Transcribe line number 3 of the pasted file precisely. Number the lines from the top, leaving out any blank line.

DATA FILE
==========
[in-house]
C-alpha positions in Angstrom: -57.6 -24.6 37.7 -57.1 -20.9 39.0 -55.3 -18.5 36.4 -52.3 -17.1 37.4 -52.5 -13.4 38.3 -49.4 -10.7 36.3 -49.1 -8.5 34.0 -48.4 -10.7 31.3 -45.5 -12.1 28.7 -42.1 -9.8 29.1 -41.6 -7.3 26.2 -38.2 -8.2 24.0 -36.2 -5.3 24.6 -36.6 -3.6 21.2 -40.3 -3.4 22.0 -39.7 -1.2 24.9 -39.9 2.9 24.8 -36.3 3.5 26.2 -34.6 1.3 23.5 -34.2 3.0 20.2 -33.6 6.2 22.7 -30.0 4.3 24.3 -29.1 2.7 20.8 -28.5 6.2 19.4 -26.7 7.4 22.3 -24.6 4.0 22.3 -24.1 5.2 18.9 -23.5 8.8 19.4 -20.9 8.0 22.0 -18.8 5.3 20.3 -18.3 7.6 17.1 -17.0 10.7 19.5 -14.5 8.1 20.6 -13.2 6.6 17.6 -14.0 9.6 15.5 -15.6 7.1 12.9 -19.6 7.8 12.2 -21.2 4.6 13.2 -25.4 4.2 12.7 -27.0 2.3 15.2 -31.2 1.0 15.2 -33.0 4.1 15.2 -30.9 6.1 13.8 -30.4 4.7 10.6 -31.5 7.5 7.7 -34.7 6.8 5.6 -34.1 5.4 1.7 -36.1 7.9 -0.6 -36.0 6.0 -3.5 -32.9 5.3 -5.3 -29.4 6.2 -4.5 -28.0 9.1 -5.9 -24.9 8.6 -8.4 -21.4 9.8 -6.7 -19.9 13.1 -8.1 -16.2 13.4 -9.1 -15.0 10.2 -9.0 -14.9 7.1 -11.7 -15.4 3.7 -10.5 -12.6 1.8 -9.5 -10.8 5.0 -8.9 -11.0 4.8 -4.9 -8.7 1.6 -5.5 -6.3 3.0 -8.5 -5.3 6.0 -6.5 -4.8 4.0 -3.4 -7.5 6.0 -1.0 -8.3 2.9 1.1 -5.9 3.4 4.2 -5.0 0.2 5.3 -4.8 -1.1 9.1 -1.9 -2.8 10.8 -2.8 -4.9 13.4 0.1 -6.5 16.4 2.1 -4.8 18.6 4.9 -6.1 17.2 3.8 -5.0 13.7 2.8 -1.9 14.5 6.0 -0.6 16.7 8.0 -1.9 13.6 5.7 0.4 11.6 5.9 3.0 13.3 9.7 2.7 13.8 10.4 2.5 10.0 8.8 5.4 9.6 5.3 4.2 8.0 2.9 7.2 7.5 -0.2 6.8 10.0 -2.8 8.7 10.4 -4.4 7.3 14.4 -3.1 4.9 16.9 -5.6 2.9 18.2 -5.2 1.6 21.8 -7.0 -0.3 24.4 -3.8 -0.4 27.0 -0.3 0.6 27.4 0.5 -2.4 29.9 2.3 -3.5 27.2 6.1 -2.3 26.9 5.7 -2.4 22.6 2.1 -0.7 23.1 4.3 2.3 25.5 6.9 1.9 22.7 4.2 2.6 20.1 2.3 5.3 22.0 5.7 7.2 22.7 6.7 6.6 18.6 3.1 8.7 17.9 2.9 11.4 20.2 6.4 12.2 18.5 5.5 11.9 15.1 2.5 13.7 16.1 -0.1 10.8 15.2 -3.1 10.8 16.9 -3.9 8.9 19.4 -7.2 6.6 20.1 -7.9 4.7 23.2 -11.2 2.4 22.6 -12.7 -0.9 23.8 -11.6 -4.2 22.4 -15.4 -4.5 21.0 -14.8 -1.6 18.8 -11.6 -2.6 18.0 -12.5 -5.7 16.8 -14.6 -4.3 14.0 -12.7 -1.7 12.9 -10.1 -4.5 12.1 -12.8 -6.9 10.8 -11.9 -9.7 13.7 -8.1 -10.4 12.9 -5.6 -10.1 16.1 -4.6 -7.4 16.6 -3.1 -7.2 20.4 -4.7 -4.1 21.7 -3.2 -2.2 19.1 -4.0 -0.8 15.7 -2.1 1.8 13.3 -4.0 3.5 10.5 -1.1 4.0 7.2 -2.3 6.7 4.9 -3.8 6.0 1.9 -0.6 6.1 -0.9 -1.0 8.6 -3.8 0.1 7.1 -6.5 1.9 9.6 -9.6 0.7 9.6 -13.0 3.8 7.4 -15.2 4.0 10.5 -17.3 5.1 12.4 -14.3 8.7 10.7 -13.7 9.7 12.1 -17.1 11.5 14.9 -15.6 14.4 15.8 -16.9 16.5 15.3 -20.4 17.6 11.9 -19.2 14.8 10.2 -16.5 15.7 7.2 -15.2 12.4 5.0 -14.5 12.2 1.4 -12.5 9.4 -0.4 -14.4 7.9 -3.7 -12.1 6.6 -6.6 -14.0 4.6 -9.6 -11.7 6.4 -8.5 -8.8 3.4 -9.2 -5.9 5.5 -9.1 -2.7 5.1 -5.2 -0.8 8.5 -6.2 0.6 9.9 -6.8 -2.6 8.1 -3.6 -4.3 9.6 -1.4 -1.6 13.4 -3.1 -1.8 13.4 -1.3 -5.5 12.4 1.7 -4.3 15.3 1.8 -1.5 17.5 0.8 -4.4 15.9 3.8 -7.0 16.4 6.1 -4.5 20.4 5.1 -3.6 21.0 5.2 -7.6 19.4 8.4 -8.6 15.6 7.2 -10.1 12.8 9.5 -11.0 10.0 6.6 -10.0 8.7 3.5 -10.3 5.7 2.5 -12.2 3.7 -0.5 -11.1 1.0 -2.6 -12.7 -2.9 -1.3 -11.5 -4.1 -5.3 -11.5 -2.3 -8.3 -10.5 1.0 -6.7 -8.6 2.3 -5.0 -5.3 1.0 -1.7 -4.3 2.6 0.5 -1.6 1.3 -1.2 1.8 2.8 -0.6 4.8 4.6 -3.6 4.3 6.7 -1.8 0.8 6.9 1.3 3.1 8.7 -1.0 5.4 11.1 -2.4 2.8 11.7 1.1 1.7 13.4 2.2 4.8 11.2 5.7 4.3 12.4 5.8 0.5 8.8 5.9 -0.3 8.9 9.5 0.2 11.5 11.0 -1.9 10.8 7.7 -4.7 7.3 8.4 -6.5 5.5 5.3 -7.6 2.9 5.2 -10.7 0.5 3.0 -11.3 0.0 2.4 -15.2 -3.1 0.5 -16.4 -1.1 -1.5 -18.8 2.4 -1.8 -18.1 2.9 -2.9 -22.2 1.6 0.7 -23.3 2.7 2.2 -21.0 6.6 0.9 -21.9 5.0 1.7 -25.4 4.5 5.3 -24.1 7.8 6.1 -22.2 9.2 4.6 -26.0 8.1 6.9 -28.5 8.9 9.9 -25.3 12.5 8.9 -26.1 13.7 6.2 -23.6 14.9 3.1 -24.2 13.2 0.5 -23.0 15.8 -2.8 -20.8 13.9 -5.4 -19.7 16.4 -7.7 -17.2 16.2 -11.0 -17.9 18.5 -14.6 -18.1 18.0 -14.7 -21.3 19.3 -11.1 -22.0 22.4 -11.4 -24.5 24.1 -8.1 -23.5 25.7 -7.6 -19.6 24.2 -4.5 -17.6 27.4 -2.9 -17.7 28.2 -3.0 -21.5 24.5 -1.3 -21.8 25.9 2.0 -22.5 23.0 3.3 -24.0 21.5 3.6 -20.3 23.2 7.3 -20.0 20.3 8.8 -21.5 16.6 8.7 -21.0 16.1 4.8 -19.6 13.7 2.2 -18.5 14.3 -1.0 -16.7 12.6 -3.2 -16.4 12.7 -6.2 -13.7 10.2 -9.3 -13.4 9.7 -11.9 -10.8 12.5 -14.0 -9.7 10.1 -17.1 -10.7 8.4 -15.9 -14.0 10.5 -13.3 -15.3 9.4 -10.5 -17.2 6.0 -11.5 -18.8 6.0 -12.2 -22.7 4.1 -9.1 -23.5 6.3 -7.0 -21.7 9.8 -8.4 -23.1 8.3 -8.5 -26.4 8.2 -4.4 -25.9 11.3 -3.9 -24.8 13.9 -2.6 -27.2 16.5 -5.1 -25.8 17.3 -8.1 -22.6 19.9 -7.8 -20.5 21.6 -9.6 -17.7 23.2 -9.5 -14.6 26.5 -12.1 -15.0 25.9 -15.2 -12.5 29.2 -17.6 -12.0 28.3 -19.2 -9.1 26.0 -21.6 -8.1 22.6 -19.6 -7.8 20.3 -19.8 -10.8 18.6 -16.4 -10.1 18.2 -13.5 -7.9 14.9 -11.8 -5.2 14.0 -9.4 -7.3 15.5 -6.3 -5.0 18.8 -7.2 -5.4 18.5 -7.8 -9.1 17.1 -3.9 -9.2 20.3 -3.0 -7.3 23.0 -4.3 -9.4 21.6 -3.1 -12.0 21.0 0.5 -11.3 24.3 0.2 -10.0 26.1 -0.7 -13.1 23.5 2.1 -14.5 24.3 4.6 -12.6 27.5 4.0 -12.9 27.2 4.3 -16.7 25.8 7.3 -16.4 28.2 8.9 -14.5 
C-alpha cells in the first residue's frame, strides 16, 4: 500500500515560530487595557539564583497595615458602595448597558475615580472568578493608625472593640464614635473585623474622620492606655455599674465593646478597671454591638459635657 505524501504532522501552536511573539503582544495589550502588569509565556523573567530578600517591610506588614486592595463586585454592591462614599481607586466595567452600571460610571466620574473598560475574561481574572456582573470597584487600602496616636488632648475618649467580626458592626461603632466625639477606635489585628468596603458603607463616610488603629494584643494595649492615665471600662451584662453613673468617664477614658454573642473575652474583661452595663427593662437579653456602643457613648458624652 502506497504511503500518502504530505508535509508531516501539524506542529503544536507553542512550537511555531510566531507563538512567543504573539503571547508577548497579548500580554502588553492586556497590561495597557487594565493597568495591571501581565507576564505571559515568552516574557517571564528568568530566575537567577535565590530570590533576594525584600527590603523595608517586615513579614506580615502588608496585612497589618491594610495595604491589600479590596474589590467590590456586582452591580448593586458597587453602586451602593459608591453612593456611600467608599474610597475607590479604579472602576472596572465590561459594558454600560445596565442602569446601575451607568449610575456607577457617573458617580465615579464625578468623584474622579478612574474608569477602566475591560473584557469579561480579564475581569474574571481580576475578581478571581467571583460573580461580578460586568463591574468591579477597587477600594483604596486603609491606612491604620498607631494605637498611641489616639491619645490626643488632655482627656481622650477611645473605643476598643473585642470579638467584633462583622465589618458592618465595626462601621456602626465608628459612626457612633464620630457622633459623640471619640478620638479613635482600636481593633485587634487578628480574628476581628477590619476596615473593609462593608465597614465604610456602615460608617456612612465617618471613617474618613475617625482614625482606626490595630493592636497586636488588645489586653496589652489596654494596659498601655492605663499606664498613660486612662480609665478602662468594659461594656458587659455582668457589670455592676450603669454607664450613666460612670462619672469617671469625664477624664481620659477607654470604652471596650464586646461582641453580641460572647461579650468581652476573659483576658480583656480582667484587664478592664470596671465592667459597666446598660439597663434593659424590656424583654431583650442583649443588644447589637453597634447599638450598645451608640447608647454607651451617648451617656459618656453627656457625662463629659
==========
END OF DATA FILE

C-alpha cells in the first residue's frame, strides 16, 4: 500500500515560530487595557539564583497595615458602595448597558475615580472568578493608625472593640464614635473585623474622620492606655455599674465593646478597671454591638459635657 505524501504532522501552536511573539503582544495589550502588569509565556523573567530578600517591610506588614486592595463586585454592591462614599481607586466595567452600571460610571466620574473598560475574561481574572456582573470597584487600602496616636488632648475618649467580626458592626461603632466625639477606635489585628468596603458603607463616610488603629494584643494595649492615665471600662451584662453613673468617664477614658454573642473575652474583661452595663427593662437579653456602643457613648458624652 502506497504511503500518502504530505508535509508531516501539524506542529503544536507553542512550537511555531510566531507563538512567543504573539503571547508577548497579548500580554502588553492586556497590561495597557487594565493597568495591571501581565507576564505571559515568552516574557517571564528568568530566575537567577535565590530570590533576594525584600527590603523595608517586615513579614506580615502588608496585612497589618491594610495595604491589600479590596474589590467590590456586582452591580448593586458597587453602586451602593459608591453612593456611600467608599474610597475607590479604579472602576472596572465590561459594558454600560445596565442602569446601575451607568449610575456607577457617573458617580465615579464625578468623584474622579478612574474608569477602566475591560473584557469579561480579564475581569474574571481580576475578581478571581467571583460573580461580578460586568463591574468591579477597587477600594483604596486603609491606612491604620498607631494605637498611641489616639491619645490626643488632655482627656481622650477611645473605643476598643473585642470579638467584633462583622465589618458592618465595626462601621456602626465608628459612626457612633464620630457622633459623640471619640478620638479613635482600636481593633485587634487578628480574628476581628477590619476596615473593609462593608465597614465604610456602615460608617456612612465617618471613617474618613475617625482614625482606626490595630493592636497586636488588645489586653496589652489596654494596659498601655492605663499606664498613660486612662480609665478602662468594659461594656458587659455582668457589670455592676450603669454607664450613666460612670462619672469617671469625664477624664481620659477607654470604652471596650464586646461582641453580641460572647461579650468581652476573659483576658480583656480582667484587664478592664470596671465592667459597666446598660439597663434593659424590656424583654431583650442583649443588644447589637453597634447599638450598645451608640447608647454607651451617648451617656459618656453627656457625662463629659